Is there any advantage of applying dry rub overnight for baby back ribs for smoking?
Is there any advantage of adding dry rubs to ribs overnight? I'm looking to improve the texture and moistness of the ribs.
Some forums are saying that applying a rub overnight may risk removing moisture from the baby back ribs. Is this true?
I plan on smoking these ribs in an electric smoker.
Many people have strong opinions on when to apply a rub -- some say to allow at least a few hours and preferably overnight. Others literally apply it as they are putting them in the smoker/oven. Since people do it both ways and both claim to end up with terrific, moist ribs, whatever effect this might have is probably small.
It may change aspects of the "glazing" effect that a rub might give, depending on what is in the rub. A rub left on for a longer period will become more mushy and more like a paste or a glaze/sauce, while a rub put on fresh before cooking won't have time to become as moist. You will get slightly more flavor penetration with a longer rest, but there are diminishing returns there too after the first hour or two.
I don't have experimental evidence to back this up, but I think the "early rub will dry things out" argument is pretty flimsy from a food science perspective. It is true that rubs which contain significant amounts of salt, sugar, or other hydrophilic substances will cause some moisture to come out of the meat. On the other hand, most people tend to cook ribs for quite a few hours anyway (and some smoke them for many hours), so the rub will have plenty of time to draw out that moisture regardless of whether you put it on ahead or time or right before cooking.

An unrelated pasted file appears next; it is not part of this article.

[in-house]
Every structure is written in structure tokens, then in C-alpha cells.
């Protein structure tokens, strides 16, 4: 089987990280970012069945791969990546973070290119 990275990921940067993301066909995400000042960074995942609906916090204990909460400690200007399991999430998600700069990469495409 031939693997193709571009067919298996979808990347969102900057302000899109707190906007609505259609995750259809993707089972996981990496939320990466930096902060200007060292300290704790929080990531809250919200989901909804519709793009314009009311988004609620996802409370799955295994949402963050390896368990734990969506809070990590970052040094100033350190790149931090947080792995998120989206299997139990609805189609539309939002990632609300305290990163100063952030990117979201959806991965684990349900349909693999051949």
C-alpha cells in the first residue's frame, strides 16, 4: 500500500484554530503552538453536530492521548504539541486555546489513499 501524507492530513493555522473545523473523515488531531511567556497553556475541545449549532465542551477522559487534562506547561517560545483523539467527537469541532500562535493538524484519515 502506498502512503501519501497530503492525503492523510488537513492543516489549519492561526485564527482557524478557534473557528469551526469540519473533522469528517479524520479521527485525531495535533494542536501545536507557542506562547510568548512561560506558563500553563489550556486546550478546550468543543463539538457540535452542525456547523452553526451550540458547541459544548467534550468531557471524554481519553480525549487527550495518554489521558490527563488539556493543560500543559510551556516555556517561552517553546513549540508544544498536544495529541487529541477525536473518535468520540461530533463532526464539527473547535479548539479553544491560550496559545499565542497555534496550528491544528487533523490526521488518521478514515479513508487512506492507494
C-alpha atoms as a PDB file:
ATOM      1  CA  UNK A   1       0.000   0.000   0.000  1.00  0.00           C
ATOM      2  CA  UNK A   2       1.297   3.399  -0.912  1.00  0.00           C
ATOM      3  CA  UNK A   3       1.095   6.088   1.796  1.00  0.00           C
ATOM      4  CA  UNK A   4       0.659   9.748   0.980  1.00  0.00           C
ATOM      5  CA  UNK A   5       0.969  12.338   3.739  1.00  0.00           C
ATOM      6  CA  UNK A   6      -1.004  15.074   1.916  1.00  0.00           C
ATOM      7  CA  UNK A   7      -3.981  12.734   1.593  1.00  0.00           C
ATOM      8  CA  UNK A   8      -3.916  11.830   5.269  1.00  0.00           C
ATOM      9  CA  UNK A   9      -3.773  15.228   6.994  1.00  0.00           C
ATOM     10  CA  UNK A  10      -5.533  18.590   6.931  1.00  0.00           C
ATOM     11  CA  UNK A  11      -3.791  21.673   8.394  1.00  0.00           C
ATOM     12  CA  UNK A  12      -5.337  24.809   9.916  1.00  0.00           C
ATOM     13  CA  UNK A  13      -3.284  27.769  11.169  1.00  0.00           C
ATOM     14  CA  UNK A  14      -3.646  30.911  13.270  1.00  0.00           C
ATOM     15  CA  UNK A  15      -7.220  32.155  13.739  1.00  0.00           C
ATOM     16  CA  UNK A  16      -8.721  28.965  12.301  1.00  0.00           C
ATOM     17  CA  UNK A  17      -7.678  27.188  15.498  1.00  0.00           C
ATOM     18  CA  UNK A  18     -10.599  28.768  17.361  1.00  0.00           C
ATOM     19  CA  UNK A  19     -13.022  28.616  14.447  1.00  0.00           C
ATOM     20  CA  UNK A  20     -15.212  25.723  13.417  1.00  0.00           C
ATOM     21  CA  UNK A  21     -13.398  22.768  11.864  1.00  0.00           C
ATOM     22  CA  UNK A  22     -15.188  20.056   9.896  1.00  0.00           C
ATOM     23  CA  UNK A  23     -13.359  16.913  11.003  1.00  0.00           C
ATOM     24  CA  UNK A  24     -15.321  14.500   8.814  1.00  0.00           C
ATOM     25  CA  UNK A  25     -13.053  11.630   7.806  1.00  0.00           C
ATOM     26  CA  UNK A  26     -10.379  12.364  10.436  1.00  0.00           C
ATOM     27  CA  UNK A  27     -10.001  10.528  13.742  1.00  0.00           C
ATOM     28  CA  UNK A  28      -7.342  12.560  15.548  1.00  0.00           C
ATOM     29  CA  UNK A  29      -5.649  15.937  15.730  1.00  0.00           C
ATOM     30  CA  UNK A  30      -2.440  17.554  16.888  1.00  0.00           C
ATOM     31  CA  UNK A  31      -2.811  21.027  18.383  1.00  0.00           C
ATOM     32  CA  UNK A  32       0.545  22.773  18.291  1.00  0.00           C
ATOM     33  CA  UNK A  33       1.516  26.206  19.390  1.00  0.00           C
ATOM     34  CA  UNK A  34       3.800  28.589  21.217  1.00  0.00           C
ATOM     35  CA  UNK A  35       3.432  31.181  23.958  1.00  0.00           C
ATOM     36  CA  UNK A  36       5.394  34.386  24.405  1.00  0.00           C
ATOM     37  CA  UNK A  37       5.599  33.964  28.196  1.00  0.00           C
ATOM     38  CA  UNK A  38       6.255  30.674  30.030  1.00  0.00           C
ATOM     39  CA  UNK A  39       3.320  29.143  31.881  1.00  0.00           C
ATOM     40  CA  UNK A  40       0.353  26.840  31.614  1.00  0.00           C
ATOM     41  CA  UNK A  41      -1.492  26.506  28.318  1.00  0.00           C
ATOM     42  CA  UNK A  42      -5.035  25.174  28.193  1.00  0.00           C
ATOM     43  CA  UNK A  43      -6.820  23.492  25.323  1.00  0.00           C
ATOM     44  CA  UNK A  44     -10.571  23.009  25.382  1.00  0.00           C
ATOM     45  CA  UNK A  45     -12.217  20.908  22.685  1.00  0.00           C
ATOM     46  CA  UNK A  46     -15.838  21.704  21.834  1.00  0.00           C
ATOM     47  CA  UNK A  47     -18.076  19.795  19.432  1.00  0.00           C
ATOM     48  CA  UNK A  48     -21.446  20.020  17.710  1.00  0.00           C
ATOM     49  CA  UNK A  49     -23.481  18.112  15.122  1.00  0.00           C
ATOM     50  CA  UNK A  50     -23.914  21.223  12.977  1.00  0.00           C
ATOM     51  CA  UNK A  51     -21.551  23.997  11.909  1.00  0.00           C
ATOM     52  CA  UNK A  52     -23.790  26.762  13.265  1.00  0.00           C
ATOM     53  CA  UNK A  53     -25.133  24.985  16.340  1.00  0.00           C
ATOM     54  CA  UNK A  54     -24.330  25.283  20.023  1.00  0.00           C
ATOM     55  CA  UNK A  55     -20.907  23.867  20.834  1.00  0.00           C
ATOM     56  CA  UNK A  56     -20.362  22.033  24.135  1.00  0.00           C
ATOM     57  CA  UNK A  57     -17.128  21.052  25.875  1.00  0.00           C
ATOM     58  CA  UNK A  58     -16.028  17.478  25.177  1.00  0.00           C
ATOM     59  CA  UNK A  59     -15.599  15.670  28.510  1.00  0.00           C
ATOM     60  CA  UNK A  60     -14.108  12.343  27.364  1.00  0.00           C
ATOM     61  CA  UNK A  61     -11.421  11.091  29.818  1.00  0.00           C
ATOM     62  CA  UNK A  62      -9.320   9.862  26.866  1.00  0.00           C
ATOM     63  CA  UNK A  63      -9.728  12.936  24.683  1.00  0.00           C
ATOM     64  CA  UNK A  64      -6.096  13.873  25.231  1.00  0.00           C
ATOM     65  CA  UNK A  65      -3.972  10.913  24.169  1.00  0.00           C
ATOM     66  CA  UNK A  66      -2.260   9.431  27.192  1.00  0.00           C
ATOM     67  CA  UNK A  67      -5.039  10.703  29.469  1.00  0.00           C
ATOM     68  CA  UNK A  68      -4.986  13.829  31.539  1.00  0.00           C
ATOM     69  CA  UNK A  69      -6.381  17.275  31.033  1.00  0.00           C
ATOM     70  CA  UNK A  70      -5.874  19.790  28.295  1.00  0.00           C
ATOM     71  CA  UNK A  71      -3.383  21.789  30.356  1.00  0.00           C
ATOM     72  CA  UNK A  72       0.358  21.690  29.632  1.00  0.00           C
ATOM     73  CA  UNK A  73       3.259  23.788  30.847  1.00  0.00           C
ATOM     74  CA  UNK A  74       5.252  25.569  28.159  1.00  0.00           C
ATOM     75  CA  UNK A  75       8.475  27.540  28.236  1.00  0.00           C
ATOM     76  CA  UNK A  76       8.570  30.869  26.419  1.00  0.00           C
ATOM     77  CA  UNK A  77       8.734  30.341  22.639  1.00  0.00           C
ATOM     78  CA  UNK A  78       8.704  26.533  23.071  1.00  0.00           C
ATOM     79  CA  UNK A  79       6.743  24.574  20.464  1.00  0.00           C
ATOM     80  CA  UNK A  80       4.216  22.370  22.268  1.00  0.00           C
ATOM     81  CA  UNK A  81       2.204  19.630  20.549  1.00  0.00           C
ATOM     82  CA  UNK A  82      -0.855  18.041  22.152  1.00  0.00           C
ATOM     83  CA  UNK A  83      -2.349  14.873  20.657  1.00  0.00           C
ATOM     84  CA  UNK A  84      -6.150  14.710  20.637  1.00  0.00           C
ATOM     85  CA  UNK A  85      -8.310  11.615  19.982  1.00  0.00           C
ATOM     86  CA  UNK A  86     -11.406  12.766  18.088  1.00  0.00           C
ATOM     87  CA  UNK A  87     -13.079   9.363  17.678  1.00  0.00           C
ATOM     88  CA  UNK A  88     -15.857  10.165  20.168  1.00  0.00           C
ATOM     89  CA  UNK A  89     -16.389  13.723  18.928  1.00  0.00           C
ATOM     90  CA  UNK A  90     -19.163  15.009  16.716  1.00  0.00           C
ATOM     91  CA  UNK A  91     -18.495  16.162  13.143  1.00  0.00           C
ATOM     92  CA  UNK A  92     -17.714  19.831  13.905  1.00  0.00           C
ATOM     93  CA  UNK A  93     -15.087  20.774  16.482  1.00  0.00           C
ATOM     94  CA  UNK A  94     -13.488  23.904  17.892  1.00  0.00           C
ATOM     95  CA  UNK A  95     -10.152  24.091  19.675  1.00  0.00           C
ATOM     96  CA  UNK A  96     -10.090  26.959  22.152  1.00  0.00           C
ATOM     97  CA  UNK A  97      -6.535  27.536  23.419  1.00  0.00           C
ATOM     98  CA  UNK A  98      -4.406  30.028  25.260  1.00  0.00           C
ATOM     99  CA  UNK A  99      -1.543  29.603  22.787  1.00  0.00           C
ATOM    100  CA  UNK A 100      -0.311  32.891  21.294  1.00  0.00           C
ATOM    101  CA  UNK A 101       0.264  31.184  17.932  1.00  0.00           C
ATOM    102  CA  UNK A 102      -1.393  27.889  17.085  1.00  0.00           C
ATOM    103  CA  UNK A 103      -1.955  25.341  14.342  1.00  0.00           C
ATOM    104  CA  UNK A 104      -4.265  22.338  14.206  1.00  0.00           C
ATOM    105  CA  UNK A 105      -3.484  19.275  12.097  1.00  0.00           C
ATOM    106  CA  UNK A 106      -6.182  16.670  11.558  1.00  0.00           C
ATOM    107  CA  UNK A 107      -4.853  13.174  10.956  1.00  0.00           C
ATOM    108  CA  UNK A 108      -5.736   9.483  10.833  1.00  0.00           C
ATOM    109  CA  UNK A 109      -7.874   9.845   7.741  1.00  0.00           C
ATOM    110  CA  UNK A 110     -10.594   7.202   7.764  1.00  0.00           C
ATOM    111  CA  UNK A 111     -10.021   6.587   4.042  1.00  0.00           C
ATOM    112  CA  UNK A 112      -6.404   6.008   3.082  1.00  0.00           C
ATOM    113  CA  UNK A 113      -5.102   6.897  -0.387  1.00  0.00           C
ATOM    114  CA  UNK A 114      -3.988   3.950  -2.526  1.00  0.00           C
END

It's not like you're salt-curing the meat and leaving the salt on it for months. Once the salt (and/or sugar) draws out the moisture from the outermost thin layer of meat, it generally takes much longer for moisture to migrate from inner parts of the meat. That surface layer of meat will release most of its moisture within an hour or so after you put salt or sugar or whatever on. So, even if you put your rub on immediately before putting it in the smoker, that moisture will tend to be drawn out in the first part of the cooking time. Adding a few more hours or even overnight to the rub shouldn't result in significantly more moisture loss from the meat's interior -- and the exterior will always dry out a bit as it cooks anyway.
Moreover, you aren't generally draining away moisture from the surface. With ribs, you often have them wrapped up to rest, which means the meat sits in that moisture. And guess what? About 10-15 minutes in, the brine produced by the moisture combined with the salt in the rub will begin to break down the outer muscle structure of the meat and cause it to absorb more moisture than usual, so much of that liquid lost will be reabsorbed back into the meat within an hour or so. (Note that the salt and water are carried back into the meat with some of the other spice compounds which are in the rub, so there is perhaps some flavor advantage to applying the rub at least a little in advance. On the other hand, again this mostly affects only the outermost layer of meat, so more than an hour or two probably won't make more significant changes in the flavor.)
If you're talking about searing a steak, when you salt it might have some impact, since you generally don't want to time your sear at the point at which moisture is being released at the maximum rate. But for ribs or anything with a long slow cooking time? It's really not a big issue.
As mentioned above, the larger effect will generally be what happens to the rub as it sits on the meat for many hours. You may find that the change in texture there may change the final appearance or texture of the outer surface. But the idea that the interior will dry out significantly? It doesn't seem likely.